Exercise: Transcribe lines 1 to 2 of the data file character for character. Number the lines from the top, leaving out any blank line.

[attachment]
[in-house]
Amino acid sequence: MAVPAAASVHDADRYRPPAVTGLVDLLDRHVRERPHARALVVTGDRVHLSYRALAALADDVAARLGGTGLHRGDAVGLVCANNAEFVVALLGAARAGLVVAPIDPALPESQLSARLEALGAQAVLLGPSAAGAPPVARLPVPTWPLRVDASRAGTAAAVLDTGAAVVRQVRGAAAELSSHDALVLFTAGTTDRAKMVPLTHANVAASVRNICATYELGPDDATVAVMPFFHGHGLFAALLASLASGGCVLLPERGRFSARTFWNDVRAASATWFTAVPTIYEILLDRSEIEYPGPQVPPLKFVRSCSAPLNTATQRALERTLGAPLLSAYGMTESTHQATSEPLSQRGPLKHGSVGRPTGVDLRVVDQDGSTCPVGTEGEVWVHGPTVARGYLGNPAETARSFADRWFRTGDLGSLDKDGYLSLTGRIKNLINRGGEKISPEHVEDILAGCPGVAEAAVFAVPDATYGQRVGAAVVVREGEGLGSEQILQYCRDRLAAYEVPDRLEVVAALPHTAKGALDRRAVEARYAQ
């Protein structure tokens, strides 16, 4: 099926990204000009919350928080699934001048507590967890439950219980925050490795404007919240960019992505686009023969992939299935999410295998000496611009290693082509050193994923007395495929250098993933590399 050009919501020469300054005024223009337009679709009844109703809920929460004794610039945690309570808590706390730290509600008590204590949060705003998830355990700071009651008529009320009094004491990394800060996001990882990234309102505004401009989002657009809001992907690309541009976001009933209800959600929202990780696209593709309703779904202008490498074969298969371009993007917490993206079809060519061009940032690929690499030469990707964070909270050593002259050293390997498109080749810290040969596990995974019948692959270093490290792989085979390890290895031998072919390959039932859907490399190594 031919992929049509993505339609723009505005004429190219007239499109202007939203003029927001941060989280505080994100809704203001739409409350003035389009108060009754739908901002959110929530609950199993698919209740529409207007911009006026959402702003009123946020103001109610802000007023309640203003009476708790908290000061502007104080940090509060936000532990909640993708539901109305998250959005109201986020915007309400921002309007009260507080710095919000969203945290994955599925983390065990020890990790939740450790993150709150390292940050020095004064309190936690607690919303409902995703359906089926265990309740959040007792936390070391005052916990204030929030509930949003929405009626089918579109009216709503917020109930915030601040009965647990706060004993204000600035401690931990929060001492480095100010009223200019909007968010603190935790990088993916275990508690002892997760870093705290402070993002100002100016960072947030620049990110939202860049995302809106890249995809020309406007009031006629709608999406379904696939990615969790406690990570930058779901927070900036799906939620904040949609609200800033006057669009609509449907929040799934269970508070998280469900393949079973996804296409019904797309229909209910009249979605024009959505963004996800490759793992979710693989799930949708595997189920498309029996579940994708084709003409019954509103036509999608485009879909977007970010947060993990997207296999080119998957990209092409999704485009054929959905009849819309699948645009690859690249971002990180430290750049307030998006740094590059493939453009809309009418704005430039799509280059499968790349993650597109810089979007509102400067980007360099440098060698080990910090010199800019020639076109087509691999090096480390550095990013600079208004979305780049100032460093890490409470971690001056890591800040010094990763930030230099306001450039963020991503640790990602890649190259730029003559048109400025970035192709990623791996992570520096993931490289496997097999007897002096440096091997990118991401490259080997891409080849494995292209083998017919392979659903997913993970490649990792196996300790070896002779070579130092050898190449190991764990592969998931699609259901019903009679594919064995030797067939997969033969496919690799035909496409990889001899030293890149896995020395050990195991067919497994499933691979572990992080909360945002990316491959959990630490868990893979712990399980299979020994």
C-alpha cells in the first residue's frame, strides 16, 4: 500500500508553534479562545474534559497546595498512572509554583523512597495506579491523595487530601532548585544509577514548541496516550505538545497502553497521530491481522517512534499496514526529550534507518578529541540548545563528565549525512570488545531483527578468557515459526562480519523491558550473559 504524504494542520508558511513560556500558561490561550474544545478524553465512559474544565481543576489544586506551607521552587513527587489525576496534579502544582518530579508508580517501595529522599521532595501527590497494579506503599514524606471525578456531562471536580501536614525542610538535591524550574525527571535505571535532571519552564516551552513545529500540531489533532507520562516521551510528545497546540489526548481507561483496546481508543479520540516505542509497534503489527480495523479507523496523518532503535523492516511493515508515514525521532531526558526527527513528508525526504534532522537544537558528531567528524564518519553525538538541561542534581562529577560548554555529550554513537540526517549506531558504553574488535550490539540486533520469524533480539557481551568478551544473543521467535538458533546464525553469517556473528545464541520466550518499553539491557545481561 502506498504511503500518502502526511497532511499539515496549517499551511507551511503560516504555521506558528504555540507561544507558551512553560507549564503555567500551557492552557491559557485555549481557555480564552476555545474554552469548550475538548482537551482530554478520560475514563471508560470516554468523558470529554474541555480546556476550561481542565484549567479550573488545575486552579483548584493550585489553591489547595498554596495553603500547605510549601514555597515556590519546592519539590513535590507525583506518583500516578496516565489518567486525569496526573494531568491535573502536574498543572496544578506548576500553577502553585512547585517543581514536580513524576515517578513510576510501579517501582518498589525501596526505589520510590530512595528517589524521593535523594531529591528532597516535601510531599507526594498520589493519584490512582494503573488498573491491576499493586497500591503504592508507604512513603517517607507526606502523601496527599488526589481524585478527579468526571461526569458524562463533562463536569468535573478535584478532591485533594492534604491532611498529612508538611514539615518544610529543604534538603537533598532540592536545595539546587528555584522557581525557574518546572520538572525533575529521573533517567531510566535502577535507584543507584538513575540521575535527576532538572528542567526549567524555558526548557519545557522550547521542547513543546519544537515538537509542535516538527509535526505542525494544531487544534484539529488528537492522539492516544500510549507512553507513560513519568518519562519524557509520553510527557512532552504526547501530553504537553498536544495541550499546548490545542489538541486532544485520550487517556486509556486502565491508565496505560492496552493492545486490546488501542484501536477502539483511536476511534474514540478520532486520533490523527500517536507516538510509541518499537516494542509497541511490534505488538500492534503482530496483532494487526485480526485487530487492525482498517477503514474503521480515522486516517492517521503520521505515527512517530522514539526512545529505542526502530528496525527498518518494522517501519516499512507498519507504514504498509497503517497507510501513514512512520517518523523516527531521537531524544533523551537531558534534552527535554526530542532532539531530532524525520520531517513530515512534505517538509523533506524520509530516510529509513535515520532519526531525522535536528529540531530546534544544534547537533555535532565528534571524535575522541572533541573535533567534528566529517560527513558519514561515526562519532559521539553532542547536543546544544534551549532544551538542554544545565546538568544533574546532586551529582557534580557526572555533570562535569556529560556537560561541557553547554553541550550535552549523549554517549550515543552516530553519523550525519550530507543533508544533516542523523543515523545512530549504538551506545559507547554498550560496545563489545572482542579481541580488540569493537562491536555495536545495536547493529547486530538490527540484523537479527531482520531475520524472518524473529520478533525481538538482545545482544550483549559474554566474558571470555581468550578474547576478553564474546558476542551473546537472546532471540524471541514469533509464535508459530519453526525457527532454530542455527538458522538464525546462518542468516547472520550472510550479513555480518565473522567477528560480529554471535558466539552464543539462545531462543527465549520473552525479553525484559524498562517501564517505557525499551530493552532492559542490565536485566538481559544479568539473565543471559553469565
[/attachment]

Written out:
[in-house]
Amino acid sequence: MAVPAAASVHDADRYRPPAVTGLVDLLDRHVRERPHARALVVTGDRVHLSYRALAALADDVAARLGGTGLHRGDAVGLVCANNAEFVVALLGAARAGLVVAPIDPALPESQLSARLEALGAQAVLLGPSAAGAPPVARLPVPTWPLRVDASRAGTAAAVLDTGAAVVRQVRGAAAELSSHDALVLFTAGTTDRAKMVPLTHANVAASVRNICATYELGPDDATVAVMPFFHGHGLFAALLASLASGGCVLLPERGRFSARTFWNDVRAASATWFTAVPTIYEILLDRSEIEYPGPQVPPLKFVRSCSAPLNTATQRALERTLGAPLLSAYGMTESTHQATSEPLSQRGPLKHGSVGRPTGVDLRVVDQDGSTCPVGTEGEVWVHGPTVARGYLGNPAETARSFADRWFRTGDLGSLDKDGYLSLTGRIKNLINRGGEKISPEHVEDILAGCPGVAEAAVFAVPDATYGQRVGAAVVVREGEGLGSEQILQYCRDRLAAYEVPDRLEVVAALPHTAKGALDRRAVEARYAQ